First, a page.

Welcome to Emergency Services Week!

Photo: Japan Coast Guard

Emergency services vessels are always among the most innovative and interesting of the vessels we review here. Perhaps because they are often, but not always, smaller and therefore cheaper than most, their owners are prepared to experiment with their design, construction and equipment to a greater degree than normal.

Of course, those owners still want safe craft that do their required work quickly and economically. Those requirements are almost universal but it is fascinating to note the almost endless variety of vessels that are presented to meet them.

Emergency service vessels cover a wide range of roles including search, rescue, police, firefighting, salvage, disaster relief, oil spill recovery and wider pollution control, and much more.

Obviously, governments, who are the main operators of emergency service vessels, usually have no idea as to what kind of emergency will hit them next. So, they have to be ready for anything and everything. That means they want their vessels to be as versatile and multi-purpose as possible. They are increasingly achieving that objective, as you will note from our reviews over the coming week.

These factors all combine to present us with a wide range of sizes, shapes, construction materials, configurations, propulsion systems and equipment. These boats have turned out to be a wide-ranging showcase of what is available globally for this demanding sector.

Firefighting • Search and Rescue • Police • Coast Guard

This week’s offerings range from a fleet of very small, light, inflatable, air-portable, vehicle-carrying boats of 6.7 metres LOA for Japan to a 78-metre electric hybrid azipod-propelled multi-purpose emergency vessel for the Shenzhen Maritime Safety Authority in China. The latter is designed to operate through clouds of flammable gases.

The former, built by Britain’s MST, weigh only 250 kilograms but can carry up to two tonnes, including small vehicles. When deflated, they are easily enough manhandled to be air-dropped. They are ideal for floods and other disaster relief.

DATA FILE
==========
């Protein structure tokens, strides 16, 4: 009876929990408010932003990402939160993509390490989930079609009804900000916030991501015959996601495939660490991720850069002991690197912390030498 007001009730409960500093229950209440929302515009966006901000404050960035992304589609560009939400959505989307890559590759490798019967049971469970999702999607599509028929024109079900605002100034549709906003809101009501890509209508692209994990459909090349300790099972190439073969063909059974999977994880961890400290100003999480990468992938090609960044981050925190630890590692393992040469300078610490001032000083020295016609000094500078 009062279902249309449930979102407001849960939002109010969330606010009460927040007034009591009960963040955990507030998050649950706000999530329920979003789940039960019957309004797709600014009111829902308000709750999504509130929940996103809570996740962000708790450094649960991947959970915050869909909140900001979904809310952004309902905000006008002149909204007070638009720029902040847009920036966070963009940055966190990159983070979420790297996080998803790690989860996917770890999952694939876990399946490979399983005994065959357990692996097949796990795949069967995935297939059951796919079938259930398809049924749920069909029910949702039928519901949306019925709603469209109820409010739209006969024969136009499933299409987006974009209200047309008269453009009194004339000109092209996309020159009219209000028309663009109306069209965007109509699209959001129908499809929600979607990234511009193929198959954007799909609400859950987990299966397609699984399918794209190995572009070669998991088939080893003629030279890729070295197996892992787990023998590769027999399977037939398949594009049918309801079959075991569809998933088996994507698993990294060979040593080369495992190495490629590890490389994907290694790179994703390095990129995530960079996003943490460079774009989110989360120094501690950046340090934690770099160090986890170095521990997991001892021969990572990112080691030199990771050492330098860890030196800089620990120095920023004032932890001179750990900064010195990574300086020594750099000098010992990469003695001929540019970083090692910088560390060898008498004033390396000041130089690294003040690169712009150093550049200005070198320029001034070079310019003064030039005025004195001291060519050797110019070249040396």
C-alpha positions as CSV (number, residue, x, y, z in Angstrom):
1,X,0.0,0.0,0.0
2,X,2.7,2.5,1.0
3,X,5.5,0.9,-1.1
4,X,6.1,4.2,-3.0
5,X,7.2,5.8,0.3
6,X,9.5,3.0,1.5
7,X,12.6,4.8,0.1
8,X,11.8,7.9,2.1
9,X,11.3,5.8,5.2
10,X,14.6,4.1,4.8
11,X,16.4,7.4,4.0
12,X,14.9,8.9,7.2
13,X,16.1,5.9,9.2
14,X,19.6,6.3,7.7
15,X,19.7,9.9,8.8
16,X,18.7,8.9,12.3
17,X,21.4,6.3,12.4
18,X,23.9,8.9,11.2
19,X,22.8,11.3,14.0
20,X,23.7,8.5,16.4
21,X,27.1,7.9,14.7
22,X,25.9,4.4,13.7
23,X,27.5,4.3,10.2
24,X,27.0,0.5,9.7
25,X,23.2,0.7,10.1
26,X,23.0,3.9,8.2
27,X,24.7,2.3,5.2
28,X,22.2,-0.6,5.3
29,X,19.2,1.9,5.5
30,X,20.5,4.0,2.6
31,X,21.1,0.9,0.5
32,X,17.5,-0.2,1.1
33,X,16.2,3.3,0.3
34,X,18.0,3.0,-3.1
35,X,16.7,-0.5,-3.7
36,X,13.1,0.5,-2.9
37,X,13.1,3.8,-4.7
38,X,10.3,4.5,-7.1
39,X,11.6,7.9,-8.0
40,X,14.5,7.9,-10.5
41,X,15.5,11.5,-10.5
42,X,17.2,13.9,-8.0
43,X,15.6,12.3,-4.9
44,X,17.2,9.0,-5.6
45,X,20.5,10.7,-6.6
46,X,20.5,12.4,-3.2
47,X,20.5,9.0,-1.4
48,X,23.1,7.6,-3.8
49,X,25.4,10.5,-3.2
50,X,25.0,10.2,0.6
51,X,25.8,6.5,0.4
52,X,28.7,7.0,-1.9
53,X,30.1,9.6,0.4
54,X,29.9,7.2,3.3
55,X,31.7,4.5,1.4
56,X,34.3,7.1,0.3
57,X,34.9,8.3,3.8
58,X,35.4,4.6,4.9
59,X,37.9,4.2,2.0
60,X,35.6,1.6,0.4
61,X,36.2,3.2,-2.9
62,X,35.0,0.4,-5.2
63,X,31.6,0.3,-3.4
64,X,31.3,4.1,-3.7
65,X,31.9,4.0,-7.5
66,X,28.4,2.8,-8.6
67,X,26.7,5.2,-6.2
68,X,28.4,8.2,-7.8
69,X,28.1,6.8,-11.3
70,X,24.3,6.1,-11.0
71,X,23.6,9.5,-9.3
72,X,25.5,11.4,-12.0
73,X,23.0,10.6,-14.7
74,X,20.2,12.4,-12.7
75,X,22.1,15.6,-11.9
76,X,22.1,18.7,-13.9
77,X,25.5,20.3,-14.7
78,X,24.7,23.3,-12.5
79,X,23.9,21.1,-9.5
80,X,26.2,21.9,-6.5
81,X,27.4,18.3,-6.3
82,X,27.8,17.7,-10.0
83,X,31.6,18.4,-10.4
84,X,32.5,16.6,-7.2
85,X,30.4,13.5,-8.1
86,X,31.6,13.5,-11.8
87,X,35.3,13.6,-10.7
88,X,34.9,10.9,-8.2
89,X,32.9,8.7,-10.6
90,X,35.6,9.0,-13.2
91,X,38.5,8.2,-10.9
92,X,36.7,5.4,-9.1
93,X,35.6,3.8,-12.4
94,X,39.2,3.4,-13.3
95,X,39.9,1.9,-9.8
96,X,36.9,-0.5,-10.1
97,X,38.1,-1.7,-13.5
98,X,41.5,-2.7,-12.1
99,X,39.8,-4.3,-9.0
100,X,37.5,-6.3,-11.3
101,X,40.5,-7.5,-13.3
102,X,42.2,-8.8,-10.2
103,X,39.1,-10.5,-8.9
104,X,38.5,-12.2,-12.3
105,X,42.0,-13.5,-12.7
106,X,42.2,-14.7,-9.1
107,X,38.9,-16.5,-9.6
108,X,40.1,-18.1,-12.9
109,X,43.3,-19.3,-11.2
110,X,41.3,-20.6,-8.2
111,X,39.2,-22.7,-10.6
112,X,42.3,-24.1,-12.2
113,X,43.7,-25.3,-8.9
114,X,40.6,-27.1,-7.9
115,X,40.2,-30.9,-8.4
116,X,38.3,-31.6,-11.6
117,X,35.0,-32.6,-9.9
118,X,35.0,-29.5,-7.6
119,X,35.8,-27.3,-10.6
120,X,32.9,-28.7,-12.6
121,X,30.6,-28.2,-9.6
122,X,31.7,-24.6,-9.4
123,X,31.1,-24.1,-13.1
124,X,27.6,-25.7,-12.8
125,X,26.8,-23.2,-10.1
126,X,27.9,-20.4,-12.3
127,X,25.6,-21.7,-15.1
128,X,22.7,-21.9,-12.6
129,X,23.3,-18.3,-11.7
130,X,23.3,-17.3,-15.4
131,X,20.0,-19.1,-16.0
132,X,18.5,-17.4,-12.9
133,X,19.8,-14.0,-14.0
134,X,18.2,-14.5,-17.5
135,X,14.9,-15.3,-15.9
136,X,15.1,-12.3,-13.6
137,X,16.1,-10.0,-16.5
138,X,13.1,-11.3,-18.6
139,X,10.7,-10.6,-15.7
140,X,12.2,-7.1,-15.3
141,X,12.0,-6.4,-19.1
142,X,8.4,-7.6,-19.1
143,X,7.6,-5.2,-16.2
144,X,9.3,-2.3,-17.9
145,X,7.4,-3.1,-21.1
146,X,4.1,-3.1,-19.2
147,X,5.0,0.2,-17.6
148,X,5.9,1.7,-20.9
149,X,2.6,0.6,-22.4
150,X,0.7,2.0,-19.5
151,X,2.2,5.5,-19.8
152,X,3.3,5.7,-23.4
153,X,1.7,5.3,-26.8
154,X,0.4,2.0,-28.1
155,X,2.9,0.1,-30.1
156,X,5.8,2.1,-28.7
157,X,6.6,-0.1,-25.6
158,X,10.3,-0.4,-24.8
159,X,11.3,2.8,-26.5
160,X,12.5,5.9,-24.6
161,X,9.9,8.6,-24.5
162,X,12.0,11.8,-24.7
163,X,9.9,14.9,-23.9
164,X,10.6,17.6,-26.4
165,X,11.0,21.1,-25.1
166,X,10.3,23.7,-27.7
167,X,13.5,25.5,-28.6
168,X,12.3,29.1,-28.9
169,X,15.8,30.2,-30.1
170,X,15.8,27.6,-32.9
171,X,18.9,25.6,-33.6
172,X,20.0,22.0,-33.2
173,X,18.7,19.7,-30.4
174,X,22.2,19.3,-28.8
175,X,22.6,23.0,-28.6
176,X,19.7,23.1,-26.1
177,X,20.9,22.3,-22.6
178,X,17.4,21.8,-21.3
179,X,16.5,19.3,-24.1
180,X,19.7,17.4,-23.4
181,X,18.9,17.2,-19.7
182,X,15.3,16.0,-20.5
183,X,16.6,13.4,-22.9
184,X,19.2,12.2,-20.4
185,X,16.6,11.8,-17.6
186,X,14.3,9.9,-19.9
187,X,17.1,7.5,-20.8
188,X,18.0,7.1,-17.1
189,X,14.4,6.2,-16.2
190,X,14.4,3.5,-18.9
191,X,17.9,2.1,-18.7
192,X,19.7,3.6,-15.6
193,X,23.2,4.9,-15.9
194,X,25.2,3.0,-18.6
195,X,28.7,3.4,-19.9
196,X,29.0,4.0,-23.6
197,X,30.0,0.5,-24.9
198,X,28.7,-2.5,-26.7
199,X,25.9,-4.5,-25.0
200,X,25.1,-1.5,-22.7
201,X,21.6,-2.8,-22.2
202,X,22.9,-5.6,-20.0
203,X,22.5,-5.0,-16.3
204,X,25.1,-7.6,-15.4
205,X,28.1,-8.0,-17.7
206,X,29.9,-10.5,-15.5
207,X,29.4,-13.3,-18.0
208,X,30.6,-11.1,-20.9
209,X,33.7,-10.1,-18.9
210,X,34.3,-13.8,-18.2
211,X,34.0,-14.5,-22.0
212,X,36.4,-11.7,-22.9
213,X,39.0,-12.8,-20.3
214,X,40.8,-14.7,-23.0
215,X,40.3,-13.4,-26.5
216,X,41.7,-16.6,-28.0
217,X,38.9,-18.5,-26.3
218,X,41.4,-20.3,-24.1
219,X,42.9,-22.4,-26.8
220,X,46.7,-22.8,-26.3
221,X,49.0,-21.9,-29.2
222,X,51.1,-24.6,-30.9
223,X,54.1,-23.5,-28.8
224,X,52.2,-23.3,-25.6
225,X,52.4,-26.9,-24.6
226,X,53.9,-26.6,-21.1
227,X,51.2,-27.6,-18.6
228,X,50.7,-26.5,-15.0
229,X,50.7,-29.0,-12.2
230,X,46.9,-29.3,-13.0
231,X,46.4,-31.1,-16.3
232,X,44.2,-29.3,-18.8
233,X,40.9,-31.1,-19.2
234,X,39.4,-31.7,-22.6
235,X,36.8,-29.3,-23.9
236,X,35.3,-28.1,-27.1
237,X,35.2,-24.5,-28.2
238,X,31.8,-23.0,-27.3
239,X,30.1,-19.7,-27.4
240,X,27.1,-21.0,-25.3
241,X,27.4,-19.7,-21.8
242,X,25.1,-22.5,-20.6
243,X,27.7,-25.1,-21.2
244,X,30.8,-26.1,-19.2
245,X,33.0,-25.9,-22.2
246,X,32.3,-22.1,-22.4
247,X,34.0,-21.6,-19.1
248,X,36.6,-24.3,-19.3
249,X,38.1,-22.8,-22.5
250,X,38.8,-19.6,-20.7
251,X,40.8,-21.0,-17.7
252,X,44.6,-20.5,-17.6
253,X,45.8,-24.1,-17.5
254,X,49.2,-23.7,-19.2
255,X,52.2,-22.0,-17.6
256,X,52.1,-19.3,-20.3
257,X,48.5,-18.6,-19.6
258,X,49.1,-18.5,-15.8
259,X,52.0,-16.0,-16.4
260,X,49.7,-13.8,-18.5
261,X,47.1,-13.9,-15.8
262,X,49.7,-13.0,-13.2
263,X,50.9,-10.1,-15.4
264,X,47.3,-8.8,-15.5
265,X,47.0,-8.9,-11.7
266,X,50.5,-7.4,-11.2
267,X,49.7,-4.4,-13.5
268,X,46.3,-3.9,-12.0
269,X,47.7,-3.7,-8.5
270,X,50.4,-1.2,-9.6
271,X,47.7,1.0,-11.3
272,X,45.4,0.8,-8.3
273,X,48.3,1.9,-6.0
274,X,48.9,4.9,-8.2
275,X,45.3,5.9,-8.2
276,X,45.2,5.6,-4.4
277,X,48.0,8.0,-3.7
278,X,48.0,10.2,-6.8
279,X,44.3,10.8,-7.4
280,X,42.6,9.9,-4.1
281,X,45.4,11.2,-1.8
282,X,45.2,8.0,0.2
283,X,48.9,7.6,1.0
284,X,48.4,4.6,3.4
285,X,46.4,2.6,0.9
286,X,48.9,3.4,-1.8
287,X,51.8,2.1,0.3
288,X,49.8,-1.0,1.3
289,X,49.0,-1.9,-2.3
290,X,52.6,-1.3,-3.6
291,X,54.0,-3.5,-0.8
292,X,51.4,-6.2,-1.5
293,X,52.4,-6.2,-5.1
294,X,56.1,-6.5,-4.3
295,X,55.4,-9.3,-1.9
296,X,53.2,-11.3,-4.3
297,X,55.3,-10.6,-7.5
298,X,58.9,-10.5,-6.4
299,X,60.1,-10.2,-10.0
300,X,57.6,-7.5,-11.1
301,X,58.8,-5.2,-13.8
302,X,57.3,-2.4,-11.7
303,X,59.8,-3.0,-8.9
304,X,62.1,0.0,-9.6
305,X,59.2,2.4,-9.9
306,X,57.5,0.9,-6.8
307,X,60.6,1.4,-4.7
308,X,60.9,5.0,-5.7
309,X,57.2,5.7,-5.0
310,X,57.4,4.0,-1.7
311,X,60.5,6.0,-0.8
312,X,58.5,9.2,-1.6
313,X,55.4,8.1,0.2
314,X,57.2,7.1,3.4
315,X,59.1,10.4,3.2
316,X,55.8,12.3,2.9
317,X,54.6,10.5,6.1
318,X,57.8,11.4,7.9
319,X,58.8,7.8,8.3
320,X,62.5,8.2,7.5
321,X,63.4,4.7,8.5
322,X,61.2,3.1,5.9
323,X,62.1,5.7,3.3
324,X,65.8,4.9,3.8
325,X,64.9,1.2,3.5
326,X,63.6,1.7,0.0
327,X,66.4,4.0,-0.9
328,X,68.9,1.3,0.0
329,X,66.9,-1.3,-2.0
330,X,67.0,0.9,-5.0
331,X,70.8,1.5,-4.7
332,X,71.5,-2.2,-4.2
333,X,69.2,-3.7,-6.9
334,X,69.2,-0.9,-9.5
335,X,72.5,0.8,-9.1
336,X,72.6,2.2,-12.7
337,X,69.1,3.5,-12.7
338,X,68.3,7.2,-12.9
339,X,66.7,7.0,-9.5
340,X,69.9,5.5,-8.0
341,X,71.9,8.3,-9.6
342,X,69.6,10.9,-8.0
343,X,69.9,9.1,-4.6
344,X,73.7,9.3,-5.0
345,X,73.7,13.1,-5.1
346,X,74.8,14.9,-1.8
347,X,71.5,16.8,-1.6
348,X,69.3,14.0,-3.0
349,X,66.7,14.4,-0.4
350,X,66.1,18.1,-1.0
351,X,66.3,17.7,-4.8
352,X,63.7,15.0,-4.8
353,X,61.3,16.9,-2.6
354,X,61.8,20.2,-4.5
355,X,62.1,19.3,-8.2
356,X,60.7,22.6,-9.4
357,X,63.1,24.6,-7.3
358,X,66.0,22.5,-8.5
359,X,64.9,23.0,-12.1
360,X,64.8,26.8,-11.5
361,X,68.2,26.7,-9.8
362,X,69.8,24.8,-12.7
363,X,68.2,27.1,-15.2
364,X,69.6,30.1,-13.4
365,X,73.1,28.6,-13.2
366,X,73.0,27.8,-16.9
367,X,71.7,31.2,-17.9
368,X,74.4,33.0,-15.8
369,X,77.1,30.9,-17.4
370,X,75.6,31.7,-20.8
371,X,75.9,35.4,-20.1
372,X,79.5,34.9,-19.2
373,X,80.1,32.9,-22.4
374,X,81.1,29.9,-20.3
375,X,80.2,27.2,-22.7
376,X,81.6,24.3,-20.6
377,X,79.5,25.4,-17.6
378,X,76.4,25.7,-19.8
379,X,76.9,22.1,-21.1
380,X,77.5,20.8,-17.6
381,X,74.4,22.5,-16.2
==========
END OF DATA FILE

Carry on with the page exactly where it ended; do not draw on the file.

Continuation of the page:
By the time you have finished reading this week’s emergency services vessel presentations you will undoubtedly have gained numerous ideas for your next boat, no matter whether it is a tug, pilot boat or warship.

Vessel Reviews:

Features and Opinion:

FEATURE | Western Australian boatbuilder makes gains in emergency vessel sector

“The design also provides the ability to transit to fires at high speed, even in heavy sea conditions, but also manoeuvre and hold station in shallow, restricted waters…”

News and Gear:

Recent Important Features:

FEATURE | Bushfire support on land and sea

– When a devastating bushfire struck the Australian town of Mallacoota on New Year’s Eve, local commercial marine operators and maritime agencies played a vital role in providing relief for those affected.

– by Simon Enticknap and Sarah Cameron, Australian Maritime Safety Authority

FEATURE | AMSA calls on age-old seafaring tradition

– On a wild and windy January night, 10 nautical miles southeast of Cape Moreton, Queensland, the skipper of prawn trawler Amanda Jane answered a call from an unknown number.

– by Lauren Smit

Remember to come back every day to see the latest news, opinion and vessel reviews!

Call for content!

Any news or views about the global emergency services industries? Send it through to [email protected] ASAP (between now and November 6), so we can add it to this current edition of Emergency Services Week!

We are after:

  • Vessels – Orders, new deliveries, under construction
  • Gear – Latest innovations and technology in the emergency services sectors
  • Interviews – Owners, operators, equipment manufacturers etc.
  • Reminiscences – Do you have any exciting, amusing or downright dangerous anecdotes from your time in the emergency services world? (example here)
  • Other – Any other relevant news

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Neil Baird

Co-founder and former Editor-in-Chief of Baird Maritime and Work Boat World magazine, Neil has travelled the length and breadth of this planet in over 40 years in the business. He knows the global work boat industry better than anyone.